Help Her Heal

June 28, 2022

Her love is noticeable from the very first words of her email. She writes to me with few words but a bold request: “Help her heal. Please, help her.” This is what happens when you love someone so fiercely you can’t bear witnessing their pain and their heartbreak. She is writing out of both desperation and hope. 

This woman is a stranger to me but her loss and grief are not– the sting of her torment and disbelief are familiar companions now that my mother is gone. This woman lost a sister and best friend while her niece simultaneously lost a mother and best friend. I have no idea where she writes from but I imagine her there in front of her keyboard with tears and quick taps, thinking maybe the quicker she types the quicker the antidote for the hell they’re experiencing. 

In times like this I desperately wish I was more than what I am. In times like this I wish I could be what these beautiful souls need. I wish I was more than a woman who lost her mother and became companions with heartbreak and mourning. I wish I was a healer more than just a woman with a vicious wound called grief. 

The harshest truth in living life with significant loss is that there is no quick fix. There is no miracle cure or simple solution. Time has been the only thing to dull the sting and the catastrophic heartbreak that occurred when I said my final goodbye to my mother. Even to this day I haven’t found complete healing, but rather learned that it’s a constant pursuit that I’ll endure forever. I’ve learned healing is an individual assignment.

I don’t know how to cure the wounds of grief. I wish I did. But cure and heal are actually two different things. Heal doesn’t always signify a cure, but rather a road to recovery– a way to ‘mend’, ‘get better’ and feel “healthy again.” 

So, if you want to heal you should know…

First, breathe and then make sure you have someone beside you to keep reminding you of that simple action. You will need to be reminded, trust me. 

Be patient with yourself and your acceptance and acknowledgement of this new reality. It’s a hard truth that will greet you each day. 

Don’t run from the pain. Don’t cover yourself with busyness. Don’t try to rush something that is as precise as the minute and second hands on the clock. It cannot be changed. It cannot be avoided or ignored. It will always find you. 

Know that while you lost her today it won’t be the last time you lose her. You’ll wake up each day only to lose her again. You’ll lose her in all the big and small moments to come. You’ll lose her again and again, forever. I didn’t know you could lose someone more than once until losing my mother and now I try to warn others so this shock doesn’t derail their healing.

Understand that this marks your very own “before and after”. Things will be different now. You’ll be different. Life has crumbled and been deconstructed. The world will feel foreign and you’ll look at things in a way you’ve never seen before. This will be both a blessing and a curse.

You’ll feel lonely in crowded rooms and you’ll feel like a piece of you is missing. You’ll constantly feel like you’re on a search for something unreachable. You’ll lose more than her because grief isn’t something everyone in your life will be worthy of witnessing. You’ll gain new people too, ones that will know the hurt in your heart before you say a word because they hold it too.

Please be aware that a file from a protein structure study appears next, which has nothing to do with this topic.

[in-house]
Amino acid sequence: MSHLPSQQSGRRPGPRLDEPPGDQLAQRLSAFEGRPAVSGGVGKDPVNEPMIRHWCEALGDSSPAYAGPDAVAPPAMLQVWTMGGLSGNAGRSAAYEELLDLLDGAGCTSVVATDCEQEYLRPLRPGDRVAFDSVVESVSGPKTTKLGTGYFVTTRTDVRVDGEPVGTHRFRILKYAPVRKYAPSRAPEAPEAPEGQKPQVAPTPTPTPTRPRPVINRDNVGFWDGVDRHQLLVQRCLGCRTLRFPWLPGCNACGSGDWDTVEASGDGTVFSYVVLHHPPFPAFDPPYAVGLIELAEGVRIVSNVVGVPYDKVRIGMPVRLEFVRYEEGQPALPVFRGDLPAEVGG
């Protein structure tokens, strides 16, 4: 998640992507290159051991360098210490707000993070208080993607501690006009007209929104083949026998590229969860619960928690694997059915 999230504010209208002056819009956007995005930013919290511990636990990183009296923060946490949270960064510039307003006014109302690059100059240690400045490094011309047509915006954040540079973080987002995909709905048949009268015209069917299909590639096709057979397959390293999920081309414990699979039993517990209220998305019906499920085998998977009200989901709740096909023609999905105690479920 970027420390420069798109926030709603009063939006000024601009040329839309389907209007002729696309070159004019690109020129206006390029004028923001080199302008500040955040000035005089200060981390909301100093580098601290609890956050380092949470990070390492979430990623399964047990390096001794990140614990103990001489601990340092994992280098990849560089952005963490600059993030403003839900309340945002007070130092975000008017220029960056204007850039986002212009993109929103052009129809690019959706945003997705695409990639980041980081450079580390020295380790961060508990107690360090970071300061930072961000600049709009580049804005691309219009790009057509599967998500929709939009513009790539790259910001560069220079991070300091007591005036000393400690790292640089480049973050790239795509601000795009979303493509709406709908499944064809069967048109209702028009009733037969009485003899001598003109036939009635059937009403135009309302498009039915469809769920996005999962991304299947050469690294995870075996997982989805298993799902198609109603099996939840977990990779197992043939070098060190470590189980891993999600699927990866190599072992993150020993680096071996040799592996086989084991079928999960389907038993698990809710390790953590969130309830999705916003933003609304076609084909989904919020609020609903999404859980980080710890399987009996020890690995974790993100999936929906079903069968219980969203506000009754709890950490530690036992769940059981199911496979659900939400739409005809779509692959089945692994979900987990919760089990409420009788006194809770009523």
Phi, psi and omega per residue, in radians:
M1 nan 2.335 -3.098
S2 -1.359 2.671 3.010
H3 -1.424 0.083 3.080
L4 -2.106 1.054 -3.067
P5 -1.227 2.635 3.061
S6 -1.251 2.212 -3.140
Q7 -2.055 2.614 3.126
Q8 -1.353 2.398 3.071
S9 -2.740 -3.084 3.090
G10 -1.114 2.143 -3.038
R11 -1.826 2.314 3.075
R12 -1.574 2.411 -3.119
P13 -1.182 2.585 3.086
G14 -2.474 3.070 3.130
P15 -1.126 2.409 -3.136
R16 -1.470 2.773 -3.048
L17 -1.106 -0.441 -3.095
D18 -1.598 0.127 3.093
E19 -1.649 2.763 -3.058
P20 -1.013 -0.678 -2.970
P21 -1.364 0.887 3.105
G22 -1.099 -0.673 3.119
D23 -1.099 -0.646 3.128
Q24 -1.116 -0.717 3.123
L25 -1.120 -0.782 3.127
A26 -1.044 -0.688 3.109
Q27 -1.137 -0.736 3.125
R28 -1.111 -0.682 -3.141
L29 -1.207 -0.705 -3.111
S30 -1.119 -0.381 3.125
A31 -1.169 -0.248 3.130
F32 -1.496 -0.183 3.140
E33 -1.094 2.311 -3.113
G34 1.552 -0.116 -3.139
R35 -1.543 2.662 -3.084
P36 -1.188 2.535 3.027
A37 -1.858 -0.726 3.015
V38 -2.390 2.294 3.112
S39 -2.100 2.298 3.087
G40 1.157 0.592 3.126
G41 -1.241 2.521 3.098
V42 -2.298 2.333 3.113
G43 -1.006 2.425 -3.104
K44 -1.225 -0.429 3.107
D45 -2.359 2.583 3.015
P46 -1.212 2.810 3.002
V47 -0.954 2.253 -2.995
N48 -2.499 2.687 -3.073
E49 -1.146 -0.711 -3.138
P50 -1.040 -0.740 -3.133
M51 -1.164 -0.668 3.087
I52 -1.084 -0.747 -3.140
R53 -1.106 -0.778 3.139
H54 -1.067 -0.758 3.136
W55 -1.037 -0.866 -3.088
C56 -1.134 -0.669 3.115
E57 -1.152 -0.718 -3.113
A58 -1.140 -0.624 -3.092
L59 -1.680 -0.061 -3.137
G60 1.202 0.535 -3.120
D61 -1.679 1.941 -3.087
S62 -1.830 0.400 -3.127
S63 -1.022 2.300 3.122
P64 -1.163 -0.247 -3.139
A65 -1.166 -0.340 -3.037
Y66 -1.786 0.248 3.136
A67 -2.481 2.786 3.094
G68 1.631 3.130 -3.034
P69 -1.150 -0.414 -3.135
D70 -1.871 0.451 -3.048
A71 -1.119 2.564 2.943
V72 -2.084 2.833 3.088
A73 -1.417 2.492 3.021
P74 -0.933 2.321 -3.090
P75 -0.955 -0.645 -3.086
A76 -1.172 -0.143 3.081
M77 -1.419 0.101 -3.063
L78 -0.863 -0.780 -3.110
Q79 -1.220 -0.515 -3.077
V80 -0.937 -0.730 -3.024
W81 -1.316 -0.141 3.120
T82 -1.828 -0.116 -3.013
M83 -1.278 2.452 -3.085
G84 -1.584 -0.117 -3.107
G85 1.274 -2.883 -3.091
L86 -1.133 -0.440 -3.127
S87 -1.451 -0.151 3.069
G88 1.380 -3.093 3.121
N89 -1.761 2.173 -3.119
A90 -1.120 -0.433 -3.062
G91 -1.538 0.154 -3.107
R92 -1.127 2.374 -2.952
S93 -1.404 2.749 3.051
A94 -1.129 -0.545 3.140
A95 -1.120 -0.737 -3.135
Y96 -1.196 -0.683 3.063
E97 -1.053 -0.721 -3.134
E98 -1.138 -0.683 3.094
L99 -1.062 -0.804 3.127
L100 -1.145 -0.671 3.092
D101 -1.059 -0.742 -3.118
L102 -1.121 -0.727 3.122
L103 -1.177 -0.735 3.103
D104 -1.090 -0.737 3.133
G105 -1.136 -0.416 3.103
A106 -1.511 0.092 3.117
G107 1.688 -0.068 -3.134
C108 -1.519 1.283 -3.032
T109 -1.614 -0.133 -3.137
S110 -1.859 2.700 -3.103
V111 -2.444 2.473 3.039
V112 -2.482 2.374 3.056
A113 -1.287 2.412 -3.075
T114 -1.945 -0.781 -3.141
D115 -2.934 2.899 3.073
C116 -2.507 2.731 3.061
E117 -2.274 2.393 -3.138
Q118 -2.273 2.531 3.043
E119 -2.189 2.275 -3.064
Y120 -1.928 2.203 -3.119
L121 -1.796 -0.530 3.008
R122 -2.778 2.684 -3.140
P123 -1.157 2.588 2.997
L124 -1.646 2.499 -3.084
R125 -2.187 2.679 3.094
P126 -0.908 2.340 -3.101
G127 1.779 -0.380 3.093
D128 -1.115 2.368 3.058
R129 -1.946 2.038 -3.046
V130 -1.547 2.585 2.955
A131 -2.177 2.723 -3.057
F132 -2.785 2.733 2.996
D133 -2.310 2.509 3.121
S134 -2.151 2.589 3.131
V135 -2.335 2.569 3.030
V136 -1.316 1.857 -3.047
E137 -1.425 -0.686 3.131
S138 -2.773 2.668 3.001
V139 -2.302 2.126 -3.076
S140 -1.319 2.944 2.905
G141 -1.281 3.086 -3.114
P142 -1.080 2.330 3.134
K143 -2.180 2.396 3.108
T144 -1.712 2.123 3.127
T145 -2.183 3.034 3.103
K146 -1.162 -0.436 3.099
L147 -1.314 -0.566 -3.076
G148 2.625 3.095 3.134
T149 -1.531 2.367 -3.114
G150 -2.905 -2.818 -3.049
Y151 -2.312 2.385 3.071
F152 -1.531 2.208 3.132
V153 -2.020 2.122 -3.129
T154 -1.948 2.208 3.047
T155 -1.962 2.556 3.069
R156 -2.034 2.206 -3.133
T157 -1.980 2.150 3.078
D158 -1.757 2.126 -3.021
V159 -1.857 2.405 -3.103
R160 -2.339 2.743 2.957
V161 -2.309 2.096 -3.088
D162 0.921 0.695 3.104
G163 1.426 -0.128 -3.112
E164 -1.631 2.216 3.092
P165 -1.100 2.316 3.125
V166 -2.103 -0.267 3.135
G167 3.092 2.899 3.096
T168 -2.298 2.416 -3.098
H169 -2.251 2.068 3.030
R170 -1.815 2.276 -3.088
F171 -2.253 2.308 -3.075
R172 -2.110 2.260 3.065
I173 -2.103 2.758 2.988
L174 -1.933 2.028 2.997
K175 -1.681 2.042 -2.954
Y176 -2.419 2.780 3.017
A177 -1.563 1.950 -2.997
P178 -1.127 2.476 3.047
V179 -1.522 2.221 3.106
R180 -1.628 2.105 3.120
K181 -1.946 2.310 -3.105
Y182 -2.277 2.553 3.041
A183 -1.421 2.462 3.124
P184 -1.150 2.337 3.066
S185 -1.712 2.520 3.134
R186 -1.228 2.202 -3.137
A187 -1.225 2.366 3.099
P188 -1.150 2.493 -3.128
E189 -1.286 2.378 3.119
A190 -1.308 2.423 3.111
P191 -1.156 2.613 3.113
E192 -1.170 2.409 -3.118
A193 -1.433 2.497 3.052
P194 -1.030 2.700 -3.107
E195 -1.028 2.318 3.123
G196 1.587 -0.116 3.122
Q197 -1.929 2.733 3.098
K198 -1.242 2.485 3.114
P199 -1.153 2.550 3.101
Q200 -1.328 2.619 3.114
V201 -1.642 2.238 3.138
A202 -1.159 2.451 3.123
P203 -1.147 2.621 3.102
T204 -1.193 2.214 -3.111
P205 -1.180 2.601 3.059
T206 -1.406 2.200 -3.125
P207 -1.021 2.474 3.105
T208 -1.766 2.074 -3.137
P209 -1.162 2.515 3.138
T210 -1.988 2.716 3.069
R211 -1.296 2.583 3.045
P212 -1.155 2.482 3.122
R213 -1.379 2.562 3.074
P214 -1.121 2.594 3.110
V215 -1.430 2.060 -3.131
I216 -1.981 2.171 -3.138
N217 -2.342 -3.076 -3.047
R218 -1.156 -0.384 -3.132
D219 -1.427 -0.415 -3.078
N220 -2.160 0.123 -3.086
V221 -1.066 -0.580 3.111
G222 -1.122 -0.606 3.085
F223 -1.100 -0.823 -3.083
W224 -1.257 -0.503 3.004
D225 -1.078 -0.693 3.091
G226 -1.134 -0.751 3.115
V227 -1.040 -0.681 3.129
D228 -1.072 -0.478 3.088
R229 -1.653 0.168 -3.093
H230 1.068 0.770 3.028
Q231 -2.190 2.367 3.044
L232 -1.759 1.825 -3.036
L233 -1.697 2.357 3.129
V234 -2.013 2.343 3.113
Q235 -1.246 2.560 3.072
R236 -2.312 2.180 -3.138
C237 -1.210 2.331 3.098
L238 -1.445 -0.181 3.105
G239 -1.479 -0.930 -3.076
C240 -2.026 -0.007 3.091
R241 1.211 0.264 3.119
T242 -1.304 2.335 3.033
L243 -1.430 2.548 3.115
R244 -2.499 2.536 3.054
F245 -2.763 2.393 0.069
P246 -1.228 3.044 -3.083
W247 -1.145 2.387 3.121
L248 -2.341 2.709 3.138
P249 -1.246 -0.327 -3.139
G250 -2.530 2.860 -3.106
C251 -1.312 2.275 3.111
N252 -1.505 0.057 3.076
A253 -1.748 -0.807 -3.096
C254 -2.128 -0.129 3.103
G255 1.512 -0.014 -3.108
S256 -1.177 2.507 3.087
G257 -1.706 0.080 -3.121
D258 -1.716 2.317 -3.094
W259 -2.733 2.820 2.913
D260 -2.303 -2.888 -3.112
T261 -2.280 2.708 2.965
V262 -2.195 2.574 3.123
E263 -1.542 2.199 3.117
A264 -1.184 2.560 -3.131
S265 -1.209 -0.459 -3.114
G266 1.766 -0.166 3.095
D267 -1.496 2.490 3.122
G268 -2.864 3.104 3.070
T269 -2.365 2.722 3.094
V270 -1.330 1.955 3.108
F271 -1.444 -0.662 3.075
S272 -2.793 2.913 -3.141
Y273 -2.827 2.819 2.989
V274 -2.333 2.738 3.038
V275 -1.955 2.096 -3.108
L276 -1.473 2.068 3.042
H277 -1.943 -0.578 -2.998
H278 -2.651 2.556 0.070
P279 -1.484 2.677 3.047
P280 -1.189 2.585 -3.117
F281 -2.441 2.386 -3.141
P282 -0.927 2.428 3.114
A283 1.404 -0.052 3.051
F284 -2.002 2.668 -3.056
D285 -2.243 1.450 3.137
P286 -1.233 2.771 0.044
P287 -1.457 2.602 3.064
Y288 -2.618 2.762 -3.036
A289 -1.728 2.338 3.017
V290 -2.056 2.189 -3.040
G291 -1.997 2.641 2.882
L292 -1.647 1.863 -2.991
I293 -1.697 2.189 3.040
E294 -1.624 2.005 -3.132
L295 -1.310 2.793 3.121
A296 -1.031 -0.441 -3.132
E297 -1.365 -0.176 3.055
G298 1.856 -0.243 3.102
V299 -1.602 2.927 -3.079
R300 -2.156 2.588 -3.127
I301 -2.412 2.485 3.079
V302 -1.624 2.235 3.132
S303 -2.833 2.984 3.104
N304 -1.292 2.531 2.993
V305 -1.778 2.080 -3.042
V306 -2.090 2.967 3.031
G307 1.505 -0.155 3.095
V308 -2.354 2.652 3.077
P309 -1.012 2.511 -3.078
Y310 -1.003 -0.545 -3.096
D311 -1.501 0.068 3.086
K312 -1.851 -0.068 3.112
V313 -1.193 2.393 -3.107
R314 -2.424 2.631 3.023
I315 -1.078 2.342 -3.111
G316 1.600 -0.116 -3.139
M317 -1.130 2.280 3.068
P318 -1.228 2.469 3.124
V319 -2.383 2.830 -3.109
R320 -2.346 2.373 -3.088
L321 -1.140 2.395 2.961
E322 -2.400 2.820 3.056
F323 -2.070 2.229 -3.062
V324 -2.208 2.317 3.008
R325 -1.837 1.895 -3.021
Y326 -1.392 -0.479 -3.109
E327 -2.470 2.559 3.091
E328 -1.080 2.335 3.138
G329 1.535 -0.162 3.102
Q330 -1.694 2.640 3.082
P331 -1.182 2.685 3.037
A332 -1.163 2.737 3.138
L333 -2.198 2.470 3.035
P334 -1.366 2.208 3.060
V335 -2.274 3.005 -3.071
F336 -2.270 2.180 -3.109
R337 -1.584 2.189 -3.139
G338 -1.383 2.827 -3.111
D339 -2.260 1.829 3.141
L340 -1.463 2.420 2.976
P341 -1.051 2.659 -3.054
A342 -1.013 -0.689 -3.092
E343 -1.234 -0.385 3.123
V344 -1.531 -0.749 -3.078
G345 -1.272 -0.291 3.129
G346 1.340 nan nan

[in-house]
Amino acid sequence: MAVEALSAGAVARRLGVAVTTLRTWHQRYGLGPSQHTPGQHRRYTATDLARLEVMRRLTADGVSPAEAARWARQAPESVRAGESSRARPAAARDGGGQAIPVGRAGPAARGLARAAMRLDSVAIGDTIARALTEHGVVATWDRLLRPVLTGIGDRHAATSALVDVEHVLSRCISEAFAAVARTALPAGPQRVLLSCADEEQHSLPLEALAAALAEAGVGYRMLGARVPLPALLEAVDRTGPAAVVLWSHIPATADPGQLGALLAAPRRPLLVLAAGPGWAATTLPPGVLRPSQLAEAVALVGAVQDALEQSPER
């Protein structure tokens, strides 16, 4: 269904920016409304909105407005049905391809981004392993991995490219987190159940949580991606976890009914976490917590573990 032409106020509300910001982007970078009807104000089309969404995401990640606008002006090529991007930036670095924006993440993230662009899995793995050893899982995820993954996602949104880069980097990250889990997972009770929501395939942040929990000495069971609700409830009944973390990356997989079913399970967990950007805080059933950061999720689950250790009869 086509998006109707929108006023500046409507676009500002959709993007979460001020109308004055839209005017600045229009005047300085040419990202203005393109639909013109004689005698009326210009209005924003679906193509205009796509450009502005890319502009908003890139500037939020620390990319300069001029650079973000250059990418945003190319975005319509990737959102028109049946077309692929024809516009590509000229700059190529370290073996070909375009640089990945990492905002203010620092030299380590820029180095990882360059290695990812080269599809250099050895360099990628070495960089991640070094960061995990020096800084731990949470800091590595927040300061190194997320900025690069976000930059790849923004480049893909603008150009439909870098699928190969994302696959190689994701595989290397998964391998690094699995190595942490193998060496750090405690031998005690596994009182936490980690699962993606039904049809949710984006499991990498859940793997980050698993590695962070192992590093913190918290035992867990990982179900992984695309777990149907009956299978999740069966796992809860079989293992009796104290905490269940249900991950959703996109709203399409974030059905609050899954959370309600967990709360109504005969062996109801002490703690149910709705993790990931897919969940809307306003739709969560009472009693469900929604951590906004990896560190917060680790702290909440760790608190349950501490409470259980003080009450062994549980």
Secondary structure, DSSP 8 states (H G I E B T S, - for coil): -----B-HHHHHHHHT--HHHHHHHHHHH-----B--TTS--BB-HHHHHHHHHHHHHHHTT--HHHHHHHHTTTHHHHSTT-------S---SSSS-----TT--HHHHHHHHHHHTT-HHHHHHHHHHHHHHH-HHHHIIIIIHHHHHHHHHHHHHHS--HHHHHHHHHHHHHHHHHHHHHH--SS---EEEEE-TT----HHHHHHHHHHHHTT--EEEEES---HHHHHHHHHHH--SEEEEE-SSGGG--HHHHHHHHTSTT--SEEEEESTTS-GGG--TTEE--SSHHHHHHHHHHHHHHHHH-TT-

Let this loss teach you something, even if it’s something as simple as gratitude or appreciation. I will never say there was a purpose or greater meaning to my mother’s death but I’ll always say I learned something from it. 

While all of these things are harsh they are true. But also, one day you’ll wake up and breathe easier and step forward with a lighter weight on your shoulders. You’ll stop searching for her because you’ll realize she never left entirely, she’s always there, like the air that surrounds you each day but you can’t see. You’ll begin feeling her presence in ways you didn’t know were possible. You’ll begin seeing her in the strangers that pass and you’ll witness her love through the actions of those around you. You’ll begin to believe in the power of a mother’s love in ways only death can teach you. You’ll one day wake up and fully understand the way a mom can love you and cheer for you from eternity. 

Healing isn’t an accomplishment or achievement, it’s a pursuit. 

I hope you heal in a way that suits you. I hope you heal in a way that honors the legacy you’ve been gifted. And more than anything, I hope you heal in a way that allows you to never forget the love.

xox, Chels

Share:
0 comments so far.

Leave a Reply

Your email address will not be published.

Chelsea Ohlemiller

Chelsea Ohlemiller

A thirty-something wife, mother and educator who has Indiana roots and a passionate spirit. Chelsea is a sappy romantic, coffee junkie, book collector, and person who wears her heart on her sleeve. She’s sarcastic, full of jokes, full of tears, and enjoys writing most when life gets messy or complicated. In 2017, Chelsea's mother passed away. Through her grief journey, she decided to take her mother’s advice and share her writing with the world. One day she gained the courage to honor her mother's wishes and write. It turned out to be one of the best decisions she's ever made.

Let’s connect:

Archives: